Meanwhile, LaFleur showed actual data and it is damning. Aria room rates fell $90 for Saturday, Feb. 6? That's 25 percent! It also means that Aria that night, at $269, is less than Bellagio, which is presently at $299. The place has only been open a month; surely if there's as much excitement about it as Lerner believes, Aria would be able to stay at least even with her own older sister?

So is CityCenter an out-of-the-box homer? Lerner would have us think so and, having had more than a decade as a top analyst for Deutsche Bank, he's no newbie. But then how about some real data to back up his exuberance?


detroit1051 said...

Steve, this is one of your most important posts. Excellent!

Lerner has been the Strip's greatest cheerleader for years. It would be great if he would comment on your post and explain his "facts".

Anonymous said...

Believe RLF, they're starting to discount the NCAA tournament weekends and the superbowl (that feb 6 date), plus is BL in Vegas and susceptible to being too close and RLF from out of state? Something to consider....

mike_ch said...

It is doing fairly well, but they are also nearly giving it away compared to where they wanted to be.

It depends on where your expectations are. CityCenter will never be the $500-$800 a night fountain of excess drawing well-heeled with-it crowds who are here for fine art, haute couture, and avant garde entertainment that MGM sold it to us as. It can not be. But it will do well enough that MGM Mirage will keep their doors open. They have so much on their plates at their other hotels though that I wish they would sell another one to somebody without a CityCenter to sink money into.

atdnext said...

Well, Goldman Sachs just upgraded MGM Mirage's stock to a "Buy" rating... So it seems Goldman is betting on Lerner's outlook.

Nevada casino winnings are also up, for the first time in 23 months.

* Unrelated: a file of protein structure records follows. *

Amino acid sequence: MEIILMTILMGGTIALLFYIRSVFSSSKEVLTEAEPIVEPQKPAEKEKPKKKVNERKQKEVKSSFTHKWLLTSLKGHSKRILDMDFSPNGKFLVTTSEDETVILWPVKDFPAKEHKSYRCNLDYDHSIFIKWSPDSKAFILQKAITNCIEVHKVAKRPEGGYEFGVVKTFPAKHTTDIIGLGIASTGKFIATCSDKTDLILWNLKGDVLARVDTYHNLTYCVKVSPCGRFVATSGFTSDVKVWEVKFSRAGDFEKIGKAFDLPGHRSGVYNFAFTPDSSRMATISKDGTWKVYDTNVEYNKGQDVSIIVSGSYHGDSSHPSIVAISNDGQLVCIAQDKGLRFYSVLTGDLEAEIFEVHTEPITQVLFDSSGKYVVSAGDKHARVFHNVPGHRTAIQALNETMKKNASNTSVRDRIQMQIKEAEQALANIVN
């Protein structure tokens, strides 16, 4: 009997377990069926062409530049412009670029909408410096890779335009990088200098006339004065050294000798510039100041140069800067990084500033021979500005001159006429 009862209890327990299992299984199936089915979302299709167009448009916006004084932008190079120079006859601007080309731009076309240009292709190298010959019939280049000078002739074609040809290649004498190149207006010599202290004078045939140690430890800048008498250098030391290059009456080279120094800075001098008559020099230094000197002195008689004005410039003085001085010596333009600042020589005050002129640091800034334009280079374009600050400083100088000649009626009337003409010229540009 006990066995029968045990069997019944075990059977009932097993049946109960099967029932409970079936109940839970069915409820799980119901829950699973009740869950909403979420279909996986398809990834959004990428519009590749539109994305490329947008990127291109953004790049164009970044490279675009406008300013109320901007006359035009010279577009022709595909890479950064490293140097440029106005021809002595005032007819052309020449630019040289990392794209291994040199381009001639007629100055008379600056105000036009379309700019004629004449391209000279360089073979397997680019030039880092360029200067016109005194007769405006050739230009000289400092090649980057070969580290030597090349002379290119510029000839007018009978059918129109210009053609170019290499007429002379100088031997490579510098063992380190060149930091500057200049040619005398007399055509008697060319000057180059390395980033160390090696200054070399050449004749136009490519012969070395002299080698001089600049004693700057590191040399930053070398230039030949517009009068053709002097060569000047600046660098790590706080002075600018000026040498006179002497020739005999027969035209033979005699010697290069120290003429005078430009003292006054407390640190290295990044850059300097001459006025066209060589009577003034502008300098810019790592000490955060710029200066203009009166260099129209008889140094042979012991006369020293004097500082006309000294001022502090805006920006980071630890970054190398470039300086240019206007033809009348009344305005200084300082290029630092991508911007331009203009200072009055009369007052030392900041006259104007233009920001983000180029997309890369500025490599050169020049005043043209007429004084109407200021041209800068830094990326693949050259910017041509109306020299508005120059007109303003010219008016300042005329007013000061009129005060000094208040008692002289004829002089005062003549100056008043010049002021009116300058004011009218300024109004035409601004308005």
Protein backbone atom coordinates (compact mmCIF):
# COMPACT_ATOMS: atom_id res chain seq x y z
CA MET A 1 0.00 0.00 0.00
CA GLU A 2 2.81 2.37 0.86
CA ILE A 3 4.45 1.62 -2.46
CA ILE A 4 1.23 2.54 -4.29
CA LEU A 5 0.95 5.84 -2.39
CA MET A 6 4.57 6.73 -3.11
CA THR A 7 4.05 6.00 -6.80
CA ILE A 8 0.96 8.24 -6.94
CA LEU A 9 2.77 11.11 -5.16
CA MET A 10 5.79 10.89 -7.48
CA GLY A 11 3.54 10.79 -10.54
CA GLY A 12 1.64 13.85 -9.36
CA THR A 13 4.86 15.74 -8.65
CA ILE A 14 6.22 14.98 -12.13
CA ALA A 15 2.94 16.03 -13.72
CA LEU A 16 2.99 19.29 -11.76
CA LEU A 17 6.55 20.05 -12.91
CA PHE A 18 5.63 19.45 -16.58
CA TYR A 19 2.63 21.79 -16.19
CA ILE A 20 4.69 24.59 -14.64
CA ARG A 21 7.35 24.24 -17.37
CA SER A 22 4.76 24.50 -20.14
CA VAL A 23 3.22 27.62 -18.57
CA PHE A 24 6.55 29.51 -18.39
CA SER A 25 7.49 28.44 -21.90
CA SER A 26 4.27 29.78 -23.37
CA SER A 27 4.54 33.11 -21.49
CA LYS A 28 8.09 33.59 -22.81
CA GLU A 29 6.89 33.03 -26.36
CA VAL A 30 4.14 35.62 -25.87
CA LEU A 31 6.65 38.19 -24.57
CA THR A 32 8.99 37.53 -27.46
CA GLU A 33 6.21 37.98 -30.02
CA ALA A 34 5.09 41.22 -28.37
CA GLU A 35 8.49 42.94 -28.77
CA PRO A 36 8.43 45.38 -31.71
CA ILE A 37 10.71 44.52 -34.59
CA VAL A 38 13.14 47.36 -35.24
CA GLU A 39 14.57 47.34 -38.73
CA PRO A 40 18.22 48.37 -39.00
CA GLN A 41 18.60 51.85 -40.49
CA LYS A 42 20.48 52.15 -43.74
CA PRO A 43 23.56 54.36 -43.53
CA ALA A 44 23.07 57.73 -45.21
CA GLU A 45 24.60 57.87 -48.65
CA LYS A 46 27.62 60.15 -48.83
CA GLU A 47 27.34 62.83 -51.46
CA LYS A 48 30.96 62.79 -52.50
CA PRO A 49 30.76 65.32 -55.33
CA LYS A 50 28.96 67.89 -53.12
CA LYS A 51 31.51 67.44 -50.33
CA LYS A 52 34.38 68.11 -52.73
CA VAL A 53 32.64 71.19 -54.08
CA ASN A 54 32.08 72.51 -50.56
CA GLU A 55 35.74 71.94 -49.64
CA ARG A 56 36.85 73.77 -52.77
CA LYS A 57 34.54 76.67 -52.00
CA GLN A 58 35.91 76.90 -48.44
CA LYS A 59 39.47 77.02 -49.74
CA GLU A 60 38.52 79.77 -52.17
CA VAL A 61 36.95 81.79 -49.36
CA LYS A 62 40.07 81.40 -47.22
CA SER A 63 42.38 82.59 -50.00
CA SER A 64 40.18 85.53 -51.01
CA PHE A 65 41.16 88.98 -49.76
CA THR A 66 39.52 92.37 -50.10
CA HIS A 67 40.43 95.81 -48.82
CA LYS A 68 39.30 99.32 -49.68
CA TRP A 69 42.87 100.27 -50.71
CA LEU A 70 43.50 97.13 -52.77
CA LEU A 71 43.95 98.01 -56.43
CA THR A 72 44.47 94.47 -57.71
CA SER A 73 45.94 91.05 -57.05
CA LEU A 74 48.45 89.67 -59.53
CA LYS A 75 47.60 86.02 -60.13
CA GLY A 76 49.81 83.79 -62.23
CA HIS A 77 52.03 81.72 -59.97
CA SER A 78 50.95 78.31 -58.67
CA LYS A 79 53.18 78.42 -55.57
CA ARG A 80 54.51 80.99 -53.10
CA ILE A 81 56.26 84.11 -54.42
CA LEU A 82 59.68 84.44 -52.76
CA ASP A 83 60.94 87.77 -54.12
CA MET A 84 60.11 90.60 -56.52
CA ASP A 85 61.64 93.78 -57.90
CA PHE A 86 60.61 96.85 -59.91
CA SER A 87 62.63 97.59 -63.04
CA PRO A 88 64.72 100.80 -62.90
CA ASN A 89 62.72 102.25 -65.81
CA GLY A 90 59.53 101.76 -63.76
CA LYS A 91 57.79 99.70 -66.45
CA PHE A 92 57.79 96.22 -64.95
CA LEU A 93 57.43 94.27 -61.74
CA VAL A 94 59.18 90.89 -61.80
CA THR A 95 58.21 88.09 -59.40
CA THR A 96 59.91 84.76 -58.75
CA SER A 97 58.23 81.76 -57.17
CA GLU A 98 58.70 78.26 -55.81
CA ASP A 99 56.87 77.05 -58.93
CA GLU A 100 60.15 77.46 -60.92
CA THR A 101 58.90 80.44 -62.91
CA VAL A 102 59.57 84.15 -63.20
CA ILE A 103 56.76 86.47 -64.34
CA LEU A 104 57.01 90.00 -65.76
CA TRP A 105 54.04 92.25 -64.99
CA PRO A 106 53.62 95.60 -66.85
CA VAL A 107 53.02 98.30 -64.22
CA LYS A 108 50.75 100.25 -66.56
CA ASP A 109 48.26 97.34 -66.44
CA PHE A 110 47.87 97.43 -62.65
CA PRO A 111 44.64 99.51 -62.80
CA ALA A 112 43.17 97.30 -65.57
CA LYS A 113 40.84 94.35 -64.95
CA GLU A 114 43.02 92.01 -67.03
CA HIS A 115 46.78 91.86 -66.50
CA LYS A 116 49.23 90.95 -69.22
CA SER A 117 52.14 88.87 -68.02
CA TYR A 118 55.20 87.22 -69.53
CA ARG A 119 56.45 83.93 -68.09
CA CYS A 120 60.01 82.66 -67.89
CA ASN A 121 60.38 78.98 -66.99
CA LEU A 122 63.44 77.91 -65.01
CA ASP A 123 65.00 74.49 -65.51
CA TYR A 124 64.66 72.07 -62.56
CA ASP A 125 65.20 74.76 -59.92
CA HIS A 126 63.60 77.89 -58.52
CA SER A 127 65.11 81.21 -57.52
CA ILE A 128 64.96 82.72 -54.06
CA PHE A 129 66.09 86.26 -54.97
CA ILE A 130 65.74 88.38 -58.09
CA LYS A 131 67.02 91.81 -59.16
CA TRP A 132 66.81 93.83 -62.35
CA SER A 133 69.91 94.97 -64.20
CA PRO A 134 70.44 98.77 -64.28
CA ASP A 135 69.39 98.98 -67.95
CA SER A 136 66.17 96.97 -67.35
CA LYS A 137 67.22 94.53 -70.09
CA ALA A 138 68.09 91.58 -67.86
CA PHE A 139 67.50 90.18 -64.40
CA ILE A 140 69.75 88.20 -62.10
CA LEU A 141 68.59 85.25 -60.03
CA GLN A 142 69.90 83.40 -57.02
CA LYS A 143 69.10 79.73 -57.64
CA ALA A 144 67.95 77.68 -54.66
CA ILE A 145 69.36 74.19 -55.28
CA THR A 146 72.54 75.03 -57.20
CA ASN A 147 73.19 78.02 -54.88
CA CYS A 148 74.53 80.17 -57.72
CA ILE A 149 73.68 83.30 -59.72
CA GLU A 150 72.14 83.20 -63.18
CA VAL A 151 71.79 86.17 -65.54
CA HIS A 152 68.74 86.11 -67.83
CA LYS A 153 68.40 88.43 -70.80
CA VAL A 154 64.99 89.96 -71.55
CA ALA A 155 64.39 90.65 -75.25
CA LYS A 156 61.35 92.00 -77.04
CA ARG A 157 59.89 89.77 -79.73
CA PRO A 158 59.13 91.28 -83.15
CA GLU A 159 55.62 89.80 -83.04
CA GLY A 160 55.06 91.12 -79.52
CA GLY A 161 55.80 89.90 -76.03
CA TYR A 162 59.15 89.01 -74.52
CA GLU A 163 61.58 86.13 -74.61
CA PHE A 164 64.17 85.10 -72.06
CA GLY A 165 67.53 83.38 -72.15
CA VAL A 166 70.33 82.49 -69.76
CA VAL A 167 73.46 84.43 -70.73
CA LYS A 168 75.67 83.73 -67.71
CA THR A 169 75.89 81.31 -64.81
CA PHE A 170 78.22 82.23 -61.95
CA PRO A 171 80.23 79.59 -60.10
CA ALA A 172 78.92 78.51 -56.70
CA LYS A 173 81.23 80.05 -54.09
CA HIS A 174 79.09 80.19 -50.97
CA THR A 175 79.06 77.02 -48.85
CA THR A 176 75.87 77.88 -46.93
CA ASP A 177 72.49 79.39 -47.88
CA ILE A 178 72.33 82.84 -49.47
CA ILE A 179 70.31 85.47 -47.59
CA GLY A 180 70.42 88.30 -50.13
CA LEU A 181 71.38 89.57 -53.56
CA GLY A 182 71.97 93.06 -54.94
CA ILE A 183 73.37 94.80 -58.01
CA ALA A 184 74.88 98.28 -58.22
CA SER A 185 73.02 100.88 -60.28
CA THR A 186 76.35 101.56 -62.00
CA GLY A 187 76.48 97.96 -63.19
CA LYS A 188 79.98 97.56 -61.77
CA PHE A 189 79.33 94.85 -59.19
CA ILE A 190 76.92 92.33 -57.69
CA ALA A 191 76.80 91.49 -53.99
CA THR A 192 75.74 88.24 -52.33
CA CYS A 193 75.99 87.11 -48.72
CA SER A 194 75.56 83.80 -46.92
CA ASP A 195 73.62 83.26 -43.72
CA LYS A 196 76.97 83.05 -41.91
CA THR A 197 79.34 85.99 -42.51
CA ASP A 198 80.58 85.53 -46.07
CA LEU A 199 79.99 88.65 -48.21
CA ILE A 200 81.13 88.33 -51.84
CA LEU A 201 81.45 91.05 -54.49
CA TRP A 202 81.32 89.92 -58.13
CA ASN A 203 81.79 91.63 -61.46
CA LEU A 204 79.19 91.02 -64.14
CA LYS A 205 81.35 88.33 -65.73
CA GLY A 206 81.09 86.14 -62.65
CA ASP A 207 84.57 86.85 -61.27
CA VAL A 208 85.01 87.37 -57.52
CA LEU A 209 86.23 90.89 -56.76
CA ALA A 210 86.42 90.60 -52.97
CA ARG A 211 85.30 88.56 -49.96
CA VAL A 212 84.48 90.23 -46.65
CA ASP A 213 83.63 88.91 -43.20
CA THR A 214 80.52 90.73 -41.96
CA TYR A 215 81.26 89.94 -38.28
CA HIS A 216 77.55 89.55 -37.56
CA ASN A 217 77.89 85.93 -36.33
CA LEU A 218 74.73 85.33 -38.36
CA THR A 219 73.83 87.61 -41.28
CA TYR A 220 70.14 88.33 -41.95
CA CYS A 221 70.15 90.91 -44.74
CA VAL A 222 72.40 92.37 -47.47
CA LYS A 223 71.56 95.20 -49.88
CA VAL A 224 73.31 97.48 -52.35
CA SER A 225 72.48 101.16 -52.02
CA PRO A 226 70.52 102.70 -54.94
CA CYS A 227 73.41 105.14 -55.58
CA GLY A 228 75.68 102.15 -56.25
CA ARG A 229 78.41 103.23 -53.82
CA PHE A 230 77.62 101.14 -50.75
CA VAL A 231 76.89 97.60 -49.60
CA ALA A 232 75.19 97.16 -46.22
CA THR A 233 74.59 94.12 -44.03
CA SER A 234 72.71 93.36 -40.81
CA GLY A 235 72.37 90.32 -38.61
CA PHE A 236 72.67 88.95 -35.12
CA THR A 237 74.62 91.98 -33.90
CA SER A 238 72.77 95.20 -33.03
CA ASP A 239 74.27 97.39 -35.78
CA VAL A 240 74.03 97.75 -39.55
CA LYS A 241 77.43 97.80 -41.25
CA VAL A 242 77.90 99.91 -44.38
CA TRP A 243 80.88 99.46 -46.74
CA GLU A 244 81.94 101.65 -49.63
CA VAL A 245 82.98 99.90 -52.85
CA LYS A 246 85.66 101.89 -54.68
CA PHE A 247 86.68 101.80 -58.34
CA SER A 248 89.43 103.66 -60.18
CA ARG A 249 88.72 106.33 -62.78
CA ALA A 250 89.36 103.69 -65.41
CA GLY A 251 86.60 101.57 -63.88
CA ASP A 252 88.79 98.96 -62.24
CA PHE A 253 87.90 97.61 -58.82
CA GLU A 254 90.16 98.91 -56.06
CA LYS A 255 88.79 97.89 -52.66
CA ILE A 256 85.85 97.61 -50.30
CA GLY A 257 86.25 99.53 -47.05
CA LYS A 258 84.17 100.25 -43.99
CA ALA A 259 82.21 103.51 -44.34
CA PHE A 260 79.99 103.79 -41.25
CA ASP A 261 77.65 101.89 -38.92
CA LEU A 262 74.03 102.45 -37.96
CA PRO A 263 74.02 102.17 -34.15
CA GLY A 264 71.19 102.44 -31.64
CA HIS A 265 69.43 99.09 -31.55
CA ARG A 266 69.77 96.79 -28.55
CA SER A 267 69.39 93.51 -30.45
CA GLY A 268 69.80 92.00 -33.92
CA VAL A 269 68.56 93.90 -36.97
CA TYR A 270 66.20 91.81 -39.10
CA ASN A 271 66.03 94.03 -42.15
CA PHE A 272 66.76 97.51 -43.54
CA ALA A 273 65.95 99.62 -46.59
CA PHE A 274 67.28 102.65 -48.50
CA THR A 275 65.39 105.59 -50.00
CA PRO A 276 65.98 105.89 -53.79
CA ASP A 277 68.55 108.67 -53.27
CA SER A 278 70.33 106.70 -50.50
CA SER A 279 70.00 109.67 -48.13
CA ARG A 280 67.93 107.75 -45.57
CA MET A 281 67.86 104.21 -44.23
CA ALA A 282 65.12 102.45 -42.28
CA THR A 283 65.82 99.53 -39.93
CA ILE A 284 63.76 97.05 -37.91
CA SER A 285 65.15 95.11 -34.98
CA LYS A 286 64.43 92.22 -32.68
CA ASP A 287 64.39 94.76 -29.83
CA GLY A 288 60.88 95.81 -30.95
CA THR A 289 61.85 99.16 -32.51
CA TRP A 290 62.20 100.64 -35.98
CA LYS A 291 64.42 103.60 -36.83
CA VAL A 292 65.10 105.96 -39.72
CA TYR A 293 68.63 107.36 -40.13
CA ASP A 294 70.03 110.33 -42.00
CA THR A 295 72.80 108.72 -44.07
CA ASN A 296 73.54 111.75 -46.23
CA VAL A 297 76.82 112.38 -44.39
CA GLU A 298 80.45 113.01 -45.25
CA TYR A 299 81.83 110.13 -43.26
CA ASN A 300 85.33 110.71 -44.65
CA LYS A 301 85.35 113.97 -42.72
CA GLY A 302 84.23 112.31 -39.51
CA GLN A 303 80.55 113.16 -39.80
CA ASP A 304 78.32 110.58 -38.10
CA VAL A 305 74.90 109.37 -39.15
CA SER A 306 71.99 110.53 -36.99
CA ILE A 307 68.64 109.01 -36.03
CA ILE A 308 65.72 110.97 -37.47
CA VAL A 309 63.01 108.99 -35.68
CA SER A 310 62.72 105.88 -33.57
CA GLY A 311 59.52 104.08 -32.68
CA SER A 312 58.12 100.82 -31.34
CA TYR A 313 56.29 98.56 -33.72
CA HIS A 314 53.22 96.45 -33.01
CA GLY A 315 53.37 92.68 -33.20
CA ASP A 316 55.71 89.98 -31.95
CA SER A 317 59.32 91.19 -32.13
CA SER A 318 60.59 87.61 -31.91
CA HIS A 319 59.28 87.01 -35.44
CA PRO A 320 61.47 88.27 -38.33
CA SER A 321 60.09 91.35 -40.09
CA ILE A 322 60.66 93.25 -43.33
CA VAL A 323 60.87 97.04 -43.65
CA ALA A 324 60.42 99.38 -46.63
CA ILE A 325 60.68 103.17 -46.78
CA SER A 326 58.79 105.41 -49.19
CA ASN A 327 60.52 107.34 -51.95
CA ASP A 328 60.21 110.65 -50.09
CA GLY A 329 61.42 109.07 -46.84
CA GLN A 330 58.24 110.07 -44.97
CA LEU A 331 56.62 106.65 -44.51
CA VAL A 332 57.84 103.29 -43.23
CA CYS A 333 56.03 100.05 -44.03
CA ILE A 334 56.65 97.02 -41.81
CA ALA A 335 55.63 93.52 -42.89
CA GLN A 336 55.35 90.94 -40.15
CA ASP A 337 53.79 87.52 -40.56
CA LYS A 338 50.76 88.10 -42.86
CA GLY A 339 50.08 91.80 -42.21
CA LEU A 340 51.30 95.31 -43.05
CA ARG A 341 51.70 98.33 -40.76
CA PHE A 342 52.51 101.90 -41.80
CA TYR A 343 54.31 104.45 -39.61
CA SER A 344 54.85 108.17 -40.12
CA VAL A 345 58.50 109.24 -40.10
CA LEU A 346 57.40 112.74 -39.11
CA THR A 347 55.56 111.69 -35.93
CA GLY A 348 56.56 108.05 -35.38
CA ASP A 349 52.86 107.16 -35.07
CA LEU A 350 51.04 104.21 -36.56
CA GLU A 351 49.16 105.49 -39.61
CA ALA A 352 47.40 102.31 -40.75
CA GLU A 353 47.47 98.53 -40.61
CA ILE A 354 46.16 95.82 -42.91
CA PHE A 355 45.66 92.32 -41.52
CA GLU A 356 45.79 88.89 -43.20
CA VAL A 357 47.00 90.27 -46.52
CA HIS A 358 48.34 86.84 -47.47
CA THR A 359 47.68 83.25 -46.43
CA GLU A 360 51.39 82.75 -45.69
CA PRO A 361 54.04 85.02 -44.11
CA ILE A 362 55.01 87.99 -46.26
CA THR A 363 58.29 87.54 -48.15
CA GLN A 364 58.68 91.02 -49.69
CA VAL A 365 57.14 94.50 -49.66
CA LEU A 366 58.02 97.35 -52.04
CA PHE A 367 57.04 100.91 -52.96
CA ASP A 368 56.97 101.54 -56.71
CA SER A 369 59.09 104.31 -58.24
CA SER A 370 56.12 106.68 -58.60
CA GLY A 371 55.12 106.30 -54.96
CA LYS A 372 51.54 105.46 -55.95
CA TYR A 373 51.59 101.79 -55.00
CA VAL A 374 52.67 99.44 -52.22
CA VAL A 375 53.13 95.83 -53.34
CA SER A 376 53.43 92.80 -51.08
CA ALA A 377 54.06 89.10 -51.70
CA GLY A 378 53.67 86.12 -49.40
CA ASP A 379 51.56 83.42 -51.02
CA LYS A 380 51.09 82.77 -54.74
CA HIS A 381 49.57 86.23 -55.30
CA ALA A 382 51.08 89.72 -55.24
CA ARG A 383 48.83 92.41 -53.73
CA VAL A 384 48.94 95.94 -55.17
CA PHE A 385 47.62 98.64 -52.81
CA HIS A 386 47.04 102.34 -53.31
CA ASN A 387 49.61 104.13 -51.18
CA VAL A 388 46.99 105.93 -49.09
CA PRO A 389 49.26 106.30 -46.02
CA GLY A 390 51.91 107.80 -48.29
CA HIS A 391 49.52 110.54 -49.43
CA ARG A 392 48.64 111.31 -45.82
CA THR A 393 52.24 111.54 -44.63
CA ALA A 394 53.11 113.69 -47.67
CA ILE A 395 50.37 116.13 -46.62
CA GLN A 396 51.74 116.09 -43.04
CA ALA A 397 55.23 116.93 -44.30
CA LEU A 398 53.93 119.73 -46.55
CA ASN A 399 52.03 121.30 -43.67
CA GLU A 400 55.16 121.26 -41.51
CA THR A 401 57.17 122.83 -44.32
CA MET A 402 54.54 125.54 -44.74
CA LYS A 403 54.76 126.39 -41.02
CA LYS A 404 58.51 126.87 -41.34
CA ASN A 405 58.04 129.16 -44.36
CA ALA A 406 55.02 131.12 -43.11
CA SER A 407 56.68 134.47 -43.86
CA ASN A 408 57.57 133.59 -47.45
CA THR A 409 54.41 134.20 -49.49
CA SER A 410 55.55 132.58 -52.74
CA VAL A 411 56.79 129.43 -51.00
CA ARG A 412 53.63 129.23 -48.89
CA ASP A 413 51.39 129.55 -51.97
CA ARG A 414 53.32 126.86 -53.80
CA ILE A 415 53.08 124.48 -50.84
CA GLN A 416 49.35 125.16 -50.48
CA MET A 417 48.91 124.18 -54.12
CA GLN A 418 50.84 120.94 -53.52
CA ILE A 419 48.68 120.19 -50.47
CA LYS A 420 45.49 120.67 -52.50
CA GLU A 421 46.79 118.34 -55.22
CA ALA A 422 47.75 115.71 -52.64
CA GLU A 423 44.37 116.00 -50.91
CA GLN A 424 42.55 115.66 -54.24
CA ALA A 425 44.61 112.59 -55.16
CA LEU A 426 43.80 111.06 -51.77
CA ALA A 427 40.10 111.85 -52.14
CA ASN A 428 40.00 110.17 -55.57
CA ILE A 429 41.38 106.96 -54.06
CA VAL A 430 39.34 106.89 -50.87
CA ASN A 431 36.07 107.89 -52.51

So while LaFleur does have some solid data behind his pessimistic projections, it now seems like Lerner is starting to get some evidence to back up his bullish projections. And for all we know now, either may be true or the truth may fall somewhere between the two.

Anonymous said...

Lerner's new firm has been retained on occasion by MGM Mirage, which may color his views on the subject. Lerner was also the first to float the notion of a 30% cut in CityCenter condo prices, which MGM later adopted as its official stance.

David McKee said...

Eyeballing walk-through traffic is worthless. For both Crystals and Aria Casino revenue, the lookyloos are worthless. Yes, most visitors are going to see CC because it is new. But are they spending?

Those numbers will tell the tale.

I'm hoping that MGM does well, but you won't catch me as a premature cheerleader.

atdnext said...

Mr. McKee & AccessVegas-

True, true. Perhaps Lerner is too cozy with MGM Mirage execs, and we probably won't have a clearer view of its future until we see Q4 '09 earnings.

I guess I usually lean a little more Pollyanna-ish, and the overall good Vegas news now coming out is making me feel a little better these days about the overall casino industry here.

robertw477 said...

Dont just focus on MGM/City Center. All hotels are dropping rates like crazy. I am in town for a trade show next week. Paying 39.00 a night plus some $9.00 a night resport fees at NYNY? Resort fee is a load of garbage. Why pay 150 a night at ARIA. ARIA offered $50.00 meal credit and some cashback also. By the way standard Bellagio rooms stink if anyone cares. Same room at Planet Holywood for a lower cost. I used to always try the new hotel but now I figure save a few hundred toward my expenses. There is no need.

Got these email offers. No need to pay anything more. Wynn emailed me rates of approx 129 during the week with cashback. All ROOM rates will be under huge pressure for the entire 2010 if not more. The lesser places are also getting killed. They need to offer vouchers and real promos to entice customers. Over the past 10 years the only promos with the room would be 10% off at the cafe sun-thurs between the hours of 1AM-4AM with additional limits.